Redwave equips plastics sorting plant

Redwave equips plastics sorting plant

Equipment firm deploys automated sorting devices at Austrian facility.

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July 6, 2018
Edited by Brian Taylor
Equipment & Products Europe Municipal/Kerbside/IC&I Plastics

Gleisdorf, Austria-based Redwave has supplied automated sorting equipment to a plastics recycling plant operated by recycling firm Saubermacher Dienstleistungs AG. The plant in Graz, Austria, has undergone €10 million ($11.7 million) in expansion projects in the last several years.

Saubermacher estimate the Graz facility is now the largest plastic sorting plant in Austria. Saubermacher sorts the material on behalf of Vienna-based collection and hauling firm Altstoff Recycling Austria (ARA). Most of the discarded packaging comes from households and businesses.

Aluminum cans and beverage cartons are now being separated at the facility, in addition to 14 different plastic fractions. The automatic plastic sorting plant processes around 32,000 metric tons of discarded packaging per year, mainly from Graz and surrounding areas. A residue fraction of about 40 percent is used as a substitute fuel in the cement industry.

“This investment means we can increase the proportion of material recycling to 40 percent and thus come one step closer to our vision of zero waste,” says Gerhard Ziehenberger, chief operating officer of Saubermacher AG.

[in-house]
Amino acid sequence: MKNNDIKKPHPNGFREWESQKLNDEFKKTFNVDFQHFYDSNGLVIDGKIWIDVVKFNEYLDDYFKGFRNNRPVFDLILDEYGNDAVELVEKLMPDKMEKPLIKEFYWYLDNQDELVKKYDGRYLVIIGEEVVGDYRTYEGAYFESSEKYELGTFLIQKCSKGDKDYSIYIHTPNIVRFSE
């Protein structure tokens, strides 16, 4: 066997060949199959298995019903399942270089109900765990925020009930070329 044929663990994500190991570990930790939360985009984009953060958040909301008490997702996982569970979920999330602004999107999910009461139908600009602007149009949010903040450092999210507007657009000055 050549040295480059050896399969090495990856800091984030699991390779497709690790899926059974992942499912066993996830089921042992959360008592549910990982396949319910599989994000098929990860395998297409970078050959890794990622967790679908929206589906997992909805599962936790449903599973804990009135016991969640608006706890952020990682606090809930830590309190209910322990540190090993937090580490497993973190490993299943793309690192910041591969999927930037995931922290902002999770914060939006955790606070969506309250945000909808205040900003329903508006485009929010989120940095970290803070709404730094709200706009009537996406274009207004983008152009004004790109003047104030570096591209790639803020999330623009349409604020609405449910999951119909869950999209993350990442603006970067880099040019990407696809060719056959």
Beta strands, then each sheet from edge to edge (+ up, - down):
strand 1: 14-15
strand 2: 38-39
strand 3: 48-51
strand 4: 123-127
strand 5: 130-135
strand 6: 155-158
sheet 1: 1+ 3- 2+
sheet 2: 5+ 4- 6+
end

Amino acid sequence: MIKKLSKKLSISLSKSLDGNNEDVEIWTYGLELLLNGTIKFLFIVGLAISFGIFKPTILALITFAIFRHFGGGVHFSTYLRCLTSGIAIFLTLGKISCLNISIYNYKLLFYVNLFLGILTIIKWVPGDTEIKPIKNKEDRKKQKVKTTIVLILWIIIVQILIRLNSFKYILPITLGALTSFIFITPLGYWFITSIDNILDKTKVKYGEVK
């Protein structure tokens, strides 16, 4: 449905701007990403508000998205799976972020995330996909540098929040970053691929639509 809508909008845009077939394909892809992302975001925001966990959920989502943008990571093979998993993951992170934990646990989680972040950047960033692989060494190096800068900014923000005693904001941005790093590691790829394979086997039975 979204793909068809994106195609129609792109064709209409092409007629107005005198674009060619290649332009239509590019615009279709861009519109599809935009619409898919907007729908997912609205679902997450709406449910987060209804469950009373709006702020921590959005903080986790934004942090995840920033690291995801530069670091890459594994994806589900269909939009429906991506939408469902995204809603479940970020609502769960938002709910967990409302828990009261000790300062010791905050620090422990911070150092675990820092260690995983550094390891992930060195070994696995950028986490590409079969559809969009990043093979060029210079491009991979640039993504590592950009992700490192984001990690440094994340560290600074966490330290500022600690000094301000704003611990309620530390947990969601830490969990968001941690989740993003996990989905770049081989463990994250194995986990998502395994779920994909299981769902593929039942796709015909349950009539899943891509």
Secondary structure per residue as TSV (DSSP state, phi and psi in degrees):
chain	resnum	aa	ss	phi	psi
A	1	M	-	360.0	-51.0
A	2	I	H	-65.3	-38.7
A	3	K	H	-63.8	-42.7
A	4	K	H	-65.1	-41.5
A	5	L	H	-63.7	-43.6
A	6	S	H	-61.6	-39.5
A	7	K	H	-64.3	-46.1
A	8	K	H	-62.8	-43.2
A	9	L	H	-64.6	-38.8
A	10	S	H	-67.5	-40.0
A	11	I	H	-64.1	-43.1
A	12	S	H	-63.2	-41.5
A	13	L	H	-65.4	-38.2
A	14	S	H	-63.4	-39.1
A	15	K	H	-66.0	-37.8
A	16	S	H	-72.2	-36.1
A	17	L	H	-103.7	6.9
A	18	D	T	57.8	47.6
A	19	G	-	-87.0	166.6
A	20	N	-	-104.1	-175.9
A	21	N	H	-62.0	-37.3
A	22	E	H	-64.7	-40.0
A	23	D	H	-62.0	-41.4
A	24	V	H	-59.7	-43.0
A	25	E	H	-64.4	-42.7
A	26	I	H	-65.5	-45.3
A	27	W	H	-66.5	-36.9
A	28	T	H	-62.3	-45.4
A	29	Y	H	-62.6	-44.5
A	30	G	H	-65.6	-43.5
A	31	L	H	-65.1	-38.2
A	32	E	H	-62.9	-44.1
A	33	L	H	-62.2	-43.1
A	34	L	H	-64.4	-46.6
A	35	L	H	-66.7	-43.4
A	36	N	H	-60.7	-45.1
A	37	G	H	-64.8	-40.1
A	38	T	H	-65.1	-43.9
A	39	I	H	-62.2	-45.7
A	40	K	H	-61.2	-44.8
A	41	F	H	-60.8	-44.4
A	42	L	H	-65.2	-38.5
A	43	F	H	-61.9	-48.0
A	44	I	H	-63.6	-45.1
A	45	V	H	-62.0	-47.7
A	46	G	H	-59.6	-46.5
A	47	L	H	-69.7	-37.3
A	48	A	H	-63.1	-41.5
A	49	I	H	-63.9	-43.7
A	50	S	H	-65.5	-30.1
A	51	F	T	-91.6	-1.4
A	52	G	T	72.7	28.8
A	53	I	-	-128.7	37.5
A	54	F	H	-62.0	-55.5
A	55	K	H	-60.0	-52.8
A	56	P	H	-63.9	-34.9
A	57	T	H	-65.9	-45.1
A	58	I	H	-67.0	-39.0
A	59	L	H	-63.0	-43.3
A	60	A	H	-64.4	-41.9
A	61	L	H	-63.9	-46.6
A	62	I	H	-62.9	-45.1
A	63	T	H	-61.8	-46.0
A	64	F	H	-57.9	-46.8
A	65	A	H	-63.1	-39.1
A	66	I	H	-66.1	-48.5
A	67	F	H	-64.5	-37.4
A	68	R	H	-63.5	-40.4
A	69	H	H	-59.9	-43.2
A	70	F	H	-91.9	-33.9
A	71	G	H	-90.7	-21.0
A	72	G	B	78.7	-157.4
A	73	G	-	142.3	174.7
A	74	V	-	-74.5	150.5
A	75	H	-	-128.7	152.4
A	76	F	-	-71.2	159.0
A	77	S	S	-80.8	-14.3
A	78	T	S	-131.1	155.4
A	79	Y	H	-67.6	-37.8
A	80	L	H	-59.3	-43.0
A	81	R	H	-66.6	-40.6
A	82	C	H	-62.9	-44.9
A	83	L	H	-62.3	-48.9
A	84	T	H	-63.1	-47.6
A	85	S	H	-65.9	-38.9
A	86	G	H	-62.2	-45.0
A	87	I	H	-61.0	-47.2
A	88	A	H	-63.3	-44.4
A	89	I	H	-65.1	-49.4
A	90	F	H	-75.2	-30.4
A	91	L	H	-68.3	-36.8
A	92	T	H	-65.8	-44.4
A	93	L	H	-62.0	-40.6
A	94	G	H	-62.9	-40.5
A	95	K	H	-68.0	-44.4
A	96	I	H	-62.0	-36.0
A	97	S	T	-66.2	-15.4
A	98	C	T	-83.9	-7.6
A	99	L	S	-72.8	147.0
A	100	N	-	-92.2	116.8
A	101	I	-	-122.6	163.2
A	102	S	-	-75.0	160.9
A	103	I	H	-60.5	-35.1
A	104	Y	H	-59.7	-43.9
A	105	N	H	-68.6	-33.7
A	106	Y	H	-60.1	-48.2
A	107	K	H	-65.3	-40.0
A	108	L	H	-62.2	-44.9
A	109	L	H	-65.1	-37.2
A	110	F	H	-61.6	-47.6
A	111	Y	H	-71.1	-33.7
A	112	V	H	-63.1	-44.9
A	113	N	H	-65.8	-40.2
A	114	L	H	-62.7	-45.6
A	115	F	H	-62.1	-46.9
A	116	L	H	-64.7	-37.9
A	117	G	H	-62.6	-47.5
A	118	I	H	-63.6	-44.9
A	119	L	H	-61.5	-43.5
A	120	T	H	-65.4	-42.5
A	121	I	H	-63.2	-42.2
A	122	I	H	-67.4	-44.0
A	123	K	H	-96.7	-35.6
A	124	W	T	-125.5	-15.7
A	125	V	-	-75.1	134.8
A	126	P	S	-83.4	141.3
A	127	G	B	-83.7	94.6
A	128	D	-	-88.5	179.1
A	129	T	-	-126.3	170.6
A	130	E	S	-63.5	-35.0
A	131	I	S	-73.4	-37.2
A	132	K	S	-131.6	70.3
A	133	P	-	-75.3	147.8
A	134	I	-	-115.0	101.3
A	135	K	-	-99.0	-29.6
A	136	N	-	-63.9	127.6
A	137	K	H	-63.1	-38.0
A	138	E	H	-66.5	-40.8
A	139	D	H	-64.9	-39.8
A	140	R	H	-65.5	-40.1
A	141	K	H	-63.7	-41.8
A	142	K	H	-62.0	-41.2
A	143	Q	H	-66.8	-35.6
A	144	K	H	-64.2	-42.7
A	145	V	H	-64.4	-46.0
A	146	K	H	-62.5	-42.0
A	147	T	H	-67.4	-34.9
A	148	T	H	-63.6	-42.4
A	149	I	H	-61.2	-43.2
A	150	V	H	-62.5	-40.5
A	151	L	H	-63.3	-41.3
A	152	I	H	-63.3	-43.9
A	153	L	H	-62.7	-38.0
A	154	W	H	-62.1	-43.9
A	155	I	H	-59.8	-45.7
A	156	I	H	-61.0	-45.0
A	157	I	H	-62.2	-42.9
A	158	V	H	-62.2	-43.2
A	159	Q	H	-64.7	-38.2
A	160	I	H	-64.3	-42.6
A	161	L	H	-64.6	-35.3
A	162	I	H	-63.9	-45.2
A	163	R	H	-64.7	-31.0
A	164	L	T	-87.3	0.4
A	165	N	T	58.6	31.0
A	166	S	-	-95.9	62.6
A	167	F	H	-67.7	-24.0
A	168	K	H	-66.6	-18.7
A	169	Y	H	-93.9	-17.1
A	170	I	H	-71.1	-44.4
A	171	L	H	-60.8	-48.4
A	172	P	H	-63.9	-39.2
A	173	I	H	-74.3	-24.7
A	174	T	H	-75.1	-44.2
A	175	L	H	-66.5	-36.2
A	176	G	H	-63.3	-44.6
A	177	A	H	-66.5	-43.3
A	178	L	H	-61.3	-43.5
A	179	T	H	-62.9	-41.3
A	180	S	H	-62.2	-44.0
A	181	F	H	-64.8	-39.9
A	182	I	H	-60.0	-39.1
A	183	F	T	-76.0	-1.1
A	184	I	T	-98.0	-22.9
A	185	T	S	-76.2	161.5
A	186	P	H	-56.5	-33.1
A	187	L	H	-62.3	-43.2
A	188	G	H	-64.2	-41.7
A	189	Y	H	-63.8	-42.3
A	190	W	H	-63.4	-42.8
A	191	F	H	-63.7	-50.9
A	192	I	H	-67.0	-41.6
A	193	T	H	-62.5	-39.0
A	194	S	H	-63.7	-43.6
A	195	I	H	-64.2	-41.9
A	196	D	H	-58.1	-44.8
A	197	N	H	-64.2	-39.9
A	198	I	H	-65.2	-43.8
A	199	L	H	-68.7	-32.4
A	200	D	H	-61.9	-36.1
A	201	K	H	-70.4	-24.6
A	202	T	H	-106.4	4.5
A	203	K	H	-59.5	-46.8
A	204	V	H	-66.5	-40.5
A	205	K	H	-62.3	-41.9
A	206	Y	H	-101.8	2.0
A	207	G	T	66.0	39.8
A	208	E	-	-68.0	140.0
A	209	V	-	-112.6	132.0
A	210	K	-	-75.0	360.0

Silvia Schweiger-Fuchs, managing director at Redwave, comments, “Zero waste is a very important endeavor to keep our environment worth living in for our children in the future. We will continue to strive to extend our leading technological position in recycling technology.”

At the plant, the Redwave sorting machines, deploying sensor-based sorting using near-infrared (NIR) and color detection technology, separate the plastic packaging by grade. “Banning plastic does not help,” says Hans Roth, chairman of the supervisory board at Saubermacher. “We must continue to improve recycling and accelerate the use of recycled materials in production processes.”

Changes in the contents of a yellow bag collection system made the investment in the sorting system necessary, according to the two companies. A new bag ripper to open the yellow bags works in conjunction with a new film separator to address separation of the film fraction from the 3D container fraction.

A Redwave sorter has been installed at the end of the sorting line to separate the aseptic packaging from aluminum cans. An additional Redwave NIR sorting machine separates PET (polyethylene terephthalate) from other plastics.

A “bottle flattener” is situated near 2D/3D separators. This Redwave device creates flattened and partially emptied PET bottles in an attempt to ensure better sorting results and quality.